The first patents covering CCDs were issued in 1971. Perhaps shockingly, the first digital stills camera, boasting a hundred-pixel square resolution and storing 30 images on cassette tape, was developed by Steven Sasson at Kodak less than five years later. Arguably the first digital still camera image was photographed by Sasson in December 1975, and within a year, consumers could buy a 32-by-32-pixel camera in kit form from Cromemco.
First Digital Sensors
But CCD sensors big enough to capture the whole image cast by a cinema lens were another two or three decades away. The Cromemco camera used, quite literally, a repurposed memory chip with 1,024 individual bits of memory which were laid out on the chip in a 32 by 32 grid. Store digital ones in the memory, shine light at the silicon itself, and slowly those ones will be erased to zeroes. By repeatedly reading out the contents of the memory over a short period, the brightness of the light falling on any one “pixel” could be estimated by how long it took to return to a zero state. It was primitive, but it showed that digital imaging was possible.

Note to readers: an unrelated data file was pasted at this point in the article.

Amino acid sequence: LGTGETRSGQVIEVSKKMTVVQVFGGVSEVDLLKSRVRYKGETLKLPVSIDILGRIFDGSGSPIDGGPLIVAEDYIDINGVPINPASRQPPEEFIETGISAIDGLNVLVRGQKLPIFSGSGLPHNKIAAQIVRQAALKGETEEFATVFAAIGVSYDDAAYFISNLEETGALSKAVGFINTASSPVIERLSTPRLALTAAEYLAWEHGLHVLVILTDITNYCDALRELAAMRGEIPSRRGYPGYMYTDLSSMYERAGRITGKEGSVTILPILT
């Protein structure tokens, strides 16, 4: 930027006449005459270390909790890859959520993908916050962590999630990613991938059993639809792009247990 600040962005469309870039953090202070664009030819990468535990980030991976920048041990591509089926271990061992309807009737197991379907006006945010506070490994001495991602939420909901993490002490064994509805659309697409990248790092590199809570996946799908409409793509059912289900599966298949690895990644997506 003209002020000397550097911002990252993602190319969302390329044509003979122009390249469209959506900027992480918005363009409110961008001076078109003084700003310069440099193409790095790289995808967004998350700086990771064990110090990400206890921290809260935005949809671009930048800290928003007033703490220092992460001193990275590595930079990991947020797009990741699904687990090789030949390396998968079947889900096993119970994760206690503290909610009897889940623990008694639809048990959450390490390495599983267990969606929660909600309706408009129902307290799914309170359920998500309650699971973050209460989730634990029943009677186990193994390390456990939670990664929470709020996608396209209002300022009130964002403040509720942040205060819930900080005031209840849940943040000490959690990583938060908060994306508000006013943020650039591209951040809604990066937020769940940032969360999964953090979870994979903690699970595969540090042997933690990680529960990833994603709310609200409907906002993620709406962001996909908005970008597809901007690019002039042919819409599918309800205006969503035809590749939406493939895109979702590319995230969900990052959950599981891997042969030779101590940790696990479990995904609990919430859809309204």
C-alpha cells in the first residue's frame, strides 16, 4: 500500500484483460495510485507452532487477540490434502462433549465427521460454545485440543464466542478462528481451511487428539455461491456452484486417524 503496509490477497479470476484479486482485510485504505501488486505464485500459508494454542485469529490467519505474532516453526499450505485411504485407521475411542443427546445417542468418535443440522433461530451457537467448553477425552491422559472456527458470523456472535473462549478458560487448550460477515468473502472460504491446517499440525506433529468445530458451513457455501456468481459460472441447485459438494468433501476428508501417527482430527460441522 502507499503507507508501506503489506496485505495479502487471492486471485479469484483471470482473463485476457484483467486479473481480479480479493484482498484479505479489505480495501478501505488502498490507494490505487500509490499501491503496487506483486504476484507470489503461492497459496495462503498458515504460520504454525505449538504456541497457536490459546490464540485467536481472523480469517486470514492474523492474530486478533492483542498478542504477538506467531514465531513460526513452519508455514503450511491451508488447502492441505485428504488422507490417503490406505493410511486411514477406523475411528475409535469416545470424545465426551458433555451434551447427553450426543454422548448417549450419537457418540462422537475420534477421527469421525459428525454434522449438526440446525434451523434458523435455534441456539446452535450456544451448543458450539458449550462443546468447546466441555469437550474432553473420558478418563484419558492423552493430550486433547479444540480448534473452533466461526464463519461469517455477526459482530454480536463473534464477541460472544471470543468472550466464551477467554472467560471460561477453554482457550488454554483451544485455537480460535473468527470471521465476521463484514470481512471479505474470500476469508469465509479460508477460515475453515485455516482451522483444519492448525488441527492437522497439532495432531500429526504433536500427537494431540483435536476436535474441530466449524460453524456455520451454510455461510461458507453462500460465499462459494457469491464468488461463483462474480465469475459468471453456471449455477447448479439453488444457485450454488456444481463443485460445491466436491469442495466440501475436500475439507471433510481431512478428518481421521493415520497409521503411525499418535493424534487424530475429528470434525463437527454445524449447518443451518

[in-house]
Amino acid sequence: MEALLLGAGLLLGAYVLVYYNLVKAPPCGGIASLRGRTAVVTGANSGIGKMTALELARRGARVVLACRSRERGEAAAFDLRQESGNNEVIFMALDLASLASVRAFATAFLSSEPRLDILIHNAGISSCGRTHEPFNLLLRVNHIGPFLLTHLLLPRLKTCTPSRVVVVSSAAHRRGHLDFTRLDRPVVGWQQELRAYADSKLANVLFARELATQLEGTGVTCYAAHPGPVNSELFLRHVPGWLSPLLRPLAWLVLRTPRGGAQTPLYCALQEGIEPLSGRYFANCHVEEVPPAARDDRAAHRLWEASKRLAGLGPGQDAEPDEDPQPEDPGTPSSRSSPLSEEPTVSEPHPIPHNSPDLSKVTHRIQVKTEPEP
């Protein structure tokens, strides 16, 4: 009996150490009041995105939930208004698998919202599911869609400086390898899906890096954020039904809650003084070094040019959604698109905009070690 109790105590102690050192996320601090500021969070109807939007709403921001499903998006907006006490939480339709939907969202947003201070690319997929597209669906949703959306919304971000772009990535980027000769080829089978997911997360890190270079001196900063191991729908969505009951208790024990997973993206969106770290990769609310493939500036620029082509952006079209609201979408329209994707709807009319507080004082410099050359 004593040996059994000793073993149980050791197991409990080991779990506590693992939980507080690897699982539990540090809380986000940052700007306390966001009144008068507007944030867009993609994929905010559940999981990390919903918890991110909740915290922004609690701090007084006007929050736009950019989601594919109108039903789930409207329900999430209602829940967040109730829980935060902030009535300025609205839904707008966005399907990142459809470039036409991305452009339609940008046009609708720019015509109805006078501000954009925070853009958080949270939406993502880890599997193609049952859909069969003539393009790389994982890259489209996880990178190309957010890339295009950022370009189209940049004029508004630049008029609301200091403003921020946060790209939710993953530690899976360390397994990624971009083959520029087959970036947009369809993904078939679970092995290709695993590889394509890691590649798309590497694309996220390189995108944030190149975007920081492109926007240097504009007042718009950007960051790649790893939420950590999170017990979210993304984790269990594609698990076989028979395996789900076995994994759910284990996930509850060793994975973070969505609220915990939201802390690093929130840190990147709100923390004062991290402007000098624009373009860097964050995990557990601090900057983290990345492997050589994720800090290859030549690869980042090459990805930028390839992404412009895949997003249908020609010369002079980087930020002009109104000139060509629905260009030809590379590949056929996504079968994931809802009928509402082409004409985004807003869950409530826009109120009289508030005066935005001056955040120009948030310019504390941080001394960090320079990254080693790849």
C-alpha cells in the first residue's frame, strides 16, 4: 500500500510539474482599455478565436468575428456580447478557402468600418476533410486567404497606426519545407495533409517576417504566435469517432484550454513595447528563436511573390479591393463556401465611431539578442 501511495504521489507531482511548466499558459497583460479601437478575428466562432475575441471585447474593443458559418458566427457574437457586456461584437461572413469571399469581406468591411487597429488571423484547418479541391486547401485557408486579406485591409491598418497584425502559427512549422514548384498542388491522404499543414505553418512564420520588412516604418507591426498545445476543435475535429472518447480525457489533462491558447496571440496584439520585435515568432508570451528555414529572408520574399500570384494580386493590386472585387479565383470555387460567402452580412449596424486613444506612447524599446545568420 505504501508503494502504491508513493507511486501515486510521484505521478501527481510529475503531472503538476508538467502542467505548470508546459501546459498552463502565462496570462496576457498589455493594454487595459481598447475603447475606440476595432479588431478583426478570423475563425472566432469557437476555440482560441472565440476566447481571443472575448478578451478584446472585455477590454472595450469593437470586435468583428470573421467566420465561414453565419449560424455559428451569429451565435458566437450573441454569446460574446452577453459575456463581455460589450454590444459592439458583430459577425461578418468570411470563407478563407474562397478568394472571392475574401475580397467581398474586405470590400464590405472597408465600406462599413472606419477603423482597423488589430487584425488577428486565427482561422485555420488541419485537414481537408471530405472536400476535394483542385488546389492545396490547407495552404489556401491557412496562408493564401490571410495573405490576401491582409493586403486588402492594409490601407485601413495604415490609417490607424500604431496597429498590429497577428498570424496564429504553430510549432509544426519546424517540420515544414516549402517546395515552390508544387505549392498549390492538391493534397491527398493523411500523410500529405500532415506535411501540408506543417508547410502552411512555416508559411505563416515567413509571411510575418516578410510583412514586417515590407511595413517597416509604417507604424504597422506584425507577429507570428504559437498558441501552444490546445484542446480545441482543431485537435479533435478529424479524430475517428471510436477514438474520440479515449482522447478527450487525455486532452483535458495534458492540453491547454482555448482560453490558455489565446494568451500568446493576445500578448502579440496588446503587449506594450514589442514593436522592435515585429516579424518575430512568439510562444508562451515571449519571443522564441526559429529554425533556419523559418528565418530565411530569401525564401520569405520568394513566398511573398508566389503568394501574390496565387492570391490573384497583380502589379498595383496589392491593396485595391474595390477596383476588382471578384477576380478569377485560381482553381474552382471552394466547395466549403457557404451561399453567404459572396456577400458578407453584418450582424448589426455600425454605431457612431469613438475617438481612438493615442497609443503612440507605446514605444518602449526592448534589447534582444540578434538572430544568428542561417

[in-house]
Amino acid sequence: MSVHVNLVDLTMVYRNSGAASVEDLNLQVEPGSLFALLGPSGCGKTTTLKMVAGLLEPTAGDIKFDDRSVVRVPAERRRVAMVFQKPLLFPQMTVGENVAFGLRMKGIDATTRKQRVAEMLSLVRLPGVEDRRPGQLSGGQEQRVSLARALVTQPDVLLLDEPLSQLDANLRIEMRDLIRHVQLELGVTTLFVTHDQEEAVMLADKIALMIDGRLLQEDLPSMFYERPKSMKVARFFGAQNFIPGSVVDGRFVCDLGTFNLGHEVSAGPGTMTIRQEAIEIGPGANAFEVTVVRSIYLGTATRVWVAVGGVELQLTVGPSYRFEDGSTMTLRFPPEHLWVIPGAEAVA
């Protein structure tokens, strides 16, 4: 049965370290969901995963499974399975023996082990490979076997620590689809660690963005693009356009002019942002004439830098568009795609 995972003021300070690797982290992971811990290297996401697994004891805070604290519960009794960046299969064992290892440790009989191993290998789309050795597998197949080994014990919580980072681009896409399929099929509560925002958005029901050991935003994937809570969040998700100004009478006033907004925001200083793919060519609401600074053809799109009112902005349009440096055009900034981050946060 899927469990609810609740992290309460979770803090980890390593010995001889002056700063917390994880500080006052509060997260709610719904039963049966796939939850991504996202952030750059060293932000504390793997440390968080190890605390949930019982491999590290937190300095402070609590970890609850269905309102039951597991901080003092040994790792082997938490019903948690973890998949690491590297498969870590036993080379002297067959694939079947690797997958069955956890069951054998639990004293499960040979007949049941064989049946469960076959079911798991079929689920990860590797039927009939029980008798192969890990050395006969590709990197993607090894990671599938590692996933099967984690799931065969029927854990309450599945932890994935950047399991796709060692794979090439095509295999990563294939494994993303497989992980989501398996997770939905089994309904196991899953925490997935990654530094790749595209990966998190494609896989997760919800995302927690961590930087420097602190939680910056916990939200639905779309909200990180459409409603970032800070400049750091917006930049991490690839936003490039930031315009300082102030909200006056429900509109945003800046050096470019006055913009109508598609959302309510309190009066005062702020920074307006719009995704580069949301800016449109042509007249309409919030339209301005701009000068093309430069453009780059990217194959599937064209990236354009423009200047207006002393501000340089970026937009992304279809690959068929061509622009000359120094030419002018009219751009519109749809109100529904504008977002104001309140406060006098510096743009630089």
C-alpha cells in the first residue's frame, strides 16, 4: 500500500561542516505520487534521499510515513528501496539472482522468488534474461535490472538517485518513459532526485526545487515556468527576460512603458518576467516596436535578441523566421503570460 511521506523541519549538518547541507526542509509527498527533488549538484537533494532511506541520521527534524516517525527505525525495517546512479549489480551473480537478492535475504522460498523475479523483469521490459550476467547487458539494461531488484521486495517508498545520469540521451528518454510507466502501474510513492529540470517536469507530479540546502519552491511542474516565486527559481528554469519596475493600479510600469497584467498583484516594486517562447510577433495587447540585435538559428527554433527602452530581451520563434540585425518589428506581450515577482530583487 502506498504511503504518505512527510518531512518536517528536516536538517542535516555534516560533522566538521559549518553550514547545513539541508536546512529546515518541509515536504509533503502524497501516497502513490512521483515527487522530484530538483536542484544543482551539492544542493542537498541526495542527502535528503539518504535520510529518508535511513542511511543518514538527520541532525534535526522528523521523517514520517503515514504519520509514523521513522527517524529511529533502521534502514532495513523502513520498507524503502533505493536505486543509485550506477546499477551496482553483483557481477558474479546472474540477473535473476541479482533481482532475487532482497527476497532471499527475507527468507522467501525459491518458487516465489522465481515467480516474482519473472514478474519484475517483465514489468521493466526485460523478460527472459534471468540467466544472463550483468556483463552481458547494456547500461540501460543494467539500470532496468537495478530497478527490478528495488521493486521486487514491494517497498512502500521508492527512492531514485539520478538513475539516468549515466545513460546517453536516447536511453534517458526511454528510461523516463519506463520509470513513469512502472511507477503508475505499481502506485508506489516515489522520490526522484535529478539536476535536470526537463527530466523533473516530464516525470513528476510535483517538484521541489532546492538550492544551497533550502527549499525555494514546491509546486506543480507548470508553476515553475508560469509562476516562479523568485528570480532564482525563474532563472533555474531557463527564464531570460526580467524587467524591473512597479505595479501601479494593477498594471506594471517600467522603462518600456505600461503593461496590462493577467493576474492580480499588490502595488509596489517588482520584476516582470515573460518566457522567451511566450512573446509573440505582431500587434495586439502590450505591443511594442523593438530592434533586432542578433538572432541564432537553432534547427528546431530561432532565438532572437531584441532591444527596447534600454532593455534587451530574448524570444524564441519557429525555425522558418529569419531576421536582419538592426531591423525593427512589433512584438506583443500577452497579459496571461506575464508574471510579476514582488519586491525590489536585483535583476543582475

The Cromemco’s sensor was also tiny, a mere few millimetres square, and it took CCD sensors thirty more years to get big enough that cinema lenses could be used with the same field of view as 35mm film. By that time, CMOS imagers were becoming a plausible alternative, and the Viper, and Sony F23 and F35 (and related Panavision Genesis) were really both the first and last generation of digital cinema camera to use CCDs. Even then, special lenses were common: Viper and F23, being three-chip designs based heavily on broadcast camera practice, demanded lenses designed to land their images precisely on the three separate sensors. Zeiss’s Digiprime range was designed for exactly that, built for single-camera drama crews with a focus puller hard at work, but that approach became a technological cul-de-sac that barely lasted a decade.
Cinema Glass Compatibility
So, by the late 2000s – and certainly after the introduction of Alexa in 2010 – it was not difficult (though still not cheap) to find a camera compatible with a much-loved set of cinema glass, and one that would create images which were at the very least acceptable to cinema audiences. It might have seemed that the fight was won, but no: it seems the industry wants sensors the size of VistaVision frames, or thereabouts.
The push for more capability in the camera department has now gone beyond just trying to duplicate what conventional filmmaking had been doing for the latter few decades of the twentieth century. It’s not really about the depth of field, and it’s certainly not about a desire to use existing lenses. Quite the opposite, in fact: the lens manufacturers have had to put on a flurry of activity to satisfy the appetite for lenses of all varieties – prime, zoom, spherical, anamorphic – to facilitate full-frame filmmaking.
The question, then, is what do bigger chips really get us, which is a subject for my next article.